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Piling and foundations Diversionary tactics

Spotlight - With some of the UK's largest civil engineering projects coming to an end, is the piling market set to slow down-Margo Cole reports.

The end of 2004 brought claims that there will be little growth among piling contractors over the next five years, with research body Market & Business Development predicting that the value of the UK foundations market will only increase at or below inflation between now and 2009.

Much of this can be put down to the ending of some of the larger, south east based projects, such as the Channel Tunnel Rail Link and Heathrow Terminal 5. There is little on the horizon to replace them, with the next round of 'mega' projects - Crossrail and the London 2012 Olympic facilities - unconfirmed, and not expected to start before 2008.

So there could be some lean years ahead for those of the larger piling specialists which depend on major civil engineering and building projects around London. Understandably, many are eyeing the regional centres such as Cardiff, Leeds and Manchester with relish.

Bachy Soletanche business development manager Chris Thomas told NCE that he feels the major opportunities lie outside London. 'We're having lots of discussions with developers, but not many of the projects are moving forward.' The company has recently opened offices in Glasgow and Birmingham to take advantage of growth outside the capital.

Mowlem Piling & Foundations has developed a reputation for work that is technically demanding or requires more expertise than standard large scale piling, making the firm slightly less vulnerable to the slowdown in major projects.

Expertise in areas such as large diameter piling and offshore work put the firm in a slightly different market to some of the other players, but managing director Chris MacDonald acknowledges the sector is still extremely competitive.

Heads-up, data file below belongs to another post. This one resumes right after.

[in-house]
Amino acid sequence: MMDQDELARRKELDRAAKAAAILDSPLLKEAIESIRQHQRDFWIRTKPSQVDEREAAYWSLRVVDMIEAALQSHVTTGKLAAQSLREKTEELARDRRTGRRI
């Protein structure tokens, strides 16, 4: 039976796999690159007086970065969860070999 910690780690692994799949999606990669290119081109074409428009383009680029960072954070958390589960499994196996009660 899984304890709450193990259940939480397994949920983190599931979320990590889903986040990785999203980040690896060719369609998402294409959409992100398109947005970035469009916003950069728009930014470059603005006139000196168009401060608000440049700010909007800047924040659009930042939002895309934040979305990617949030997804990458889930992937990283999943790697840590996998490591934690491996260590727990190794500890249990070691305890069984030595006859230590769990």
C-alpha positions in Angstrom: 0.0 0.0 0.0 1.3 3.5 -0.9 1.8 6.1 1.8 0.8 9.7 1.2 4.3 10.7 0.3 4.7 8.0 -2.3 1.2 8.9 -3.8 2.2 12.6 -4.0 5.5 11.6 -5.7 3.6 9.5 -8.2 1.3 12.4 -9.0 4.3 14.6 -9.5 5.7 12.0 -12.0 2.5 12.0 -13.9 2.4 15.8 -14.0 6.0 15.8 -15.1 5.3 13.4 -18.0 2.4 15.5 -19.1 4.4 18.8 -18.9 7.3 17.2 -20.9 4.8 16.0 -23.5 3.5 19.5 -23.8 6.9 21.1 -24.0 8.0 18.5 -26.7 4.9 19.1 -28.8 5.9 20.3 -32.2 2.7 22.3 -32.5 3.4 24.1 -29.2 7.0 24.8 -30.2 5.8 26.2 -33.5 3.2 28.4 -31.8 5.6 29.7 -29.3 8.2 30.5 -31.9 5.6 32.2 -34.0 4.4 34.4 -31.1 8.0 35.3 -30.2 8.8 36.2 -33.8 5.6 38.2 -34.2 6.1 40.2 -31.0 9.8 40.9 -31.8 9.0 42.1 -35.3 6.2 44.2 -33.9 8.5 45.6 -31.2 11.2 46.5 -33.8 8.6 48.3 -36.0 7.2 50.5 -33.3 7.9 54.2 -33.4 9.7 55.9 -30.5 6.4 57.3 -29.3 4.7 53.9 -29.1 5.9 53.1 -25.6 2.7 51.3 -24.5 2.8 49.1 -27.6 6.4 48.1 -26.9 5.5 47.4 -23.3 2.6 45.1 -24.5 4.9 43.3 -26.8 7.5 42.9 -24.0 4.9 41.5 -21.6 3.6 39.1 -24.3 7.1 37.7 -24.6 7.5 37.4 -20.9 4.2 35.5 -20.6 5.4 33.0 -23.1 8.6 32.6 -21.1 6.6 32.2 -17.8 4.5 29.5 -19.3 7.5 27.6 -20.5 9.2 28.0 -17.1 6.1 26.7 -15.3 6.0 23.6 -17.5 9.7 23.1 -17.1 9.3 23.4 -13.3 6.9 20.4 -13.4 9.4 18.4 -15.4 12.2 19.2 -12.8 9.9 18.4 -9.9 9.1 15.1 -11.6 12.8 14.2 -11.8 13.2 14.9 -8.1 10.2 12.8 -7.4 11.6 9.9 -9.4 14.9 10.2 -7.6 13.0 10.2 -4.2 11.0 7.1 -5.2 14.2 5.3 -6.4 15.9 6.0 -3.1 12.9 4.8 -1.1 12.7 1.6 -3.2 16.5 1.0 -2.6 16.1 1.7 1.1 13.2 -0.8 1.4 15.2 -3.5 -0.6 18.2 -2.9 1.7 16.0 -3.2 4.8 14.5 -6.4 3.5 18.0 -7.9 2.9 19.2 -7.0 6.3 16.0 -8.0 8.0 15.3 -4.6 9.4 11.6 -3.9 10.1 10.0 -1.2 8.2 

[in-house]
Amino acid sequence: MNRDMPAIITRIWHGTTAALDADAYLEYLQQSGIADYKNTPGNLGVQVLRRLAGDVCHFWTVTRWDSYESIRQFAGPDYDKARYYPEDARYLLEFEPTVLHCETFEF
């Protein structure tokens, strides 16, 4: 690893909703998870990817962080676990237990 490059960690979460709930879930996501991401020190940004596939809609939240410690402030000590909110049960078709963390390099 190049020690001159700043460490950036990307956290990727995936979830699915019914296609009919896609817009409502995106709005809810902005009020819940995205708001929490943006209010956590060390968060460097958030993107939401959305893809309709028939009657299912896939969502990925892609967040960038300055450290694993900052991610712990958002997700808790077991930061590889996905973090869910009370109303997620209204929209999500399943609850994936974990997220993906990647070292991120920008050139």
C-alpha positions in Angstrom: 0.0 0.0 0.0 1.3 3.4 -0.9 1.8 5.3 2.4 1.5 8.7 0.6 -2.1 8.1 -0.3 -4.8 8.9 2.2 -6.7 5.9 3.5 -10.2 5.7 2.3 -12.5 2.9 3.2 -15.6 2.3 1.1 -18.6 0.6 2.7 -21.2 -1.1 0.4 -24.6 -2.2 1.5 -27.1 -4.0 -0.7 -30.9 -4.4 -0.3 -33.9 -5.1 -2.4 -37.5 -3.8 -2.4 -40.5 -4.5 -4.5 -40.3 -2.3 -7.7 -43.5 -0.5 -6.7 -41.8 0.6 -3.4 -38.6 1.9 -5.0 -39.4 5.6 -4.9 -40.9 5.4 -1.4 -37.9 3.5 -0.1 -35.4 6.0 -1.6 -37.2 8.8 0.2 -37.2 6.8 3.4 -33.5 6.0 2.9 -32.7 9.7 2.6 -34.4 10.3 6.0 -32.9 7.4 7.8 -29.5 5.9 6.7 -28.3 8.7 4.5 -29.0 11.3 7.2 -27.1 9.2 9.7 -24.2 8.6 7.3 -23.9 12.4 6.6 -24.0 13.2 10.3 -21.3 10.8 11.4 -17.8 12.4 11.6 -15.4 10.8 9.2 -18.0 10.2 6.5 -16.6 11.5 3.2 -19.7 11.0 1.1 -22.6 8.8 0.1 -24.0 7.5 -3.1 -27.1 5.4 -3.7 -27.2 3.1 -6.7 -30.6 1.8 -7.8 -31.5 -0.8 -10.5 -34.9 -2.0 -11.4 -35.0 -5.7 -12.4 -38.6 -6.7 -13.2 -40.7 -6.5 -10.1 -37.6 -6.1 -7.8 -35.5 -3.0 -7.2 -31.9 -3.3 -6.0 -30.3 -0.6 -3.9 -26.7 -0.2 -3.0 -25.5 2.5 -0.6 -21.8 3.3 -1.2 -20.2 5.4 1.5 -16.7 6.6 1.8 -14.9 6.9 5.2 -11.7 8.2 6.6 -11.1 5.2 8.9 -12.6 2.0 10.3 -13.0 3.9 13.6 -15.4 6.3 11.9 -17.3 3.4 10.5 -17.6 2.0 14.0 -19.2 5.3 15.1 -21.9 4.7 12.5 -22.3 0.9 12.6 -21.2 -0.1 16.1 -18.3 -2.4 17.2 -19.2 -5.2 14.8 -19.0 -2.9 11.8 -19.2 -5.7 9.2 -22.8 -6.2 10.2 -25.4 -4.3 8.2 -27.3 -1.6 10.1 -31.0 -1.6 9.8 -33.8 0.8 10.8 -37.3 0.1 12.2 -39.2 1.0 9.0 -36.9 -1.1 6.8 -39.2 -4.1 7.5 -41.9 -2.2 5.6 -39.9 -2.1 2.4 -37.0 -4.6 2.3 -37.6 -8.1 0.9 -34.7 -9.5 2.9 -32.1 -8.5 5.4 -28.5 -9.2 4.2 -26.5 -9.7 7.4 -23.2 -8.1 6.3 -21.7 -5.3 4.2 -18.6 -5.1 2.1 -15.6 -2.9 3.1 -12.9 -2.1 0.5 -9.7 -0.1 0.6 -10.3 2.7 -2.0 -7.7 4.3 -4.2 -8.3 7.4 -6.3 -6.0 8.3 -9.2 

'If you look at the performance of bigger piling companies, there's fewer and fewer in the high end of business - and I think that trend will continue, ' he says.

But he adds that the major piling companies must become more versatile if they are to remain successful. 'With the emphasis on health and safety, you're going to see a lot of bridge and railway projects using smaller types of piling because of the danger of big machines next to lines.' However, one plus point for firms like Mowlem, MacDonald believes, is that clients are becoming more sensitive to how they procure contractors, and are increasingly looking for a 'one stop shop': a main contractor with the expertise to handle key elements of the construction in house - including the piling.

'A lot of companies have realised that using a main contractor that is only a procurer, rather than a prime supplier to the client, is leaving them very vulnerable, ' he explains. 'Now clients are investigating more closely the capabilities of the firms they're going to employ.' He cites the emphasis clients put on a contractor's Capability Assessment Toolkit (CAT) score as an indication that they want evidence that a contractor has those capabilities itself, rather than procuring all the services from subcontractors.

Managing director of Piling Solutions Ceri Hobbs believes the big contractors will have their own in house problems if they take on more of their own piling work. Risk is in the ground, and the best way to offset risk as a contractor is not to give your own company too much piling. 'This applies particularly if contractors are operating as developers on turnkey projects.

Effectively they are the client and they won't want to carry all the risk by doing all the work themselves, ' he said.

Lowest price wins the contracts in piling, Hobbs says.

'Unfortunately that is all that counts.' Hobbs says the industry is being hit by the General Election effect. 'We are effectively a pricing bureau at the moment, ' he says. 'More and more commercial projects are being put on hold until the result of an election are known.'

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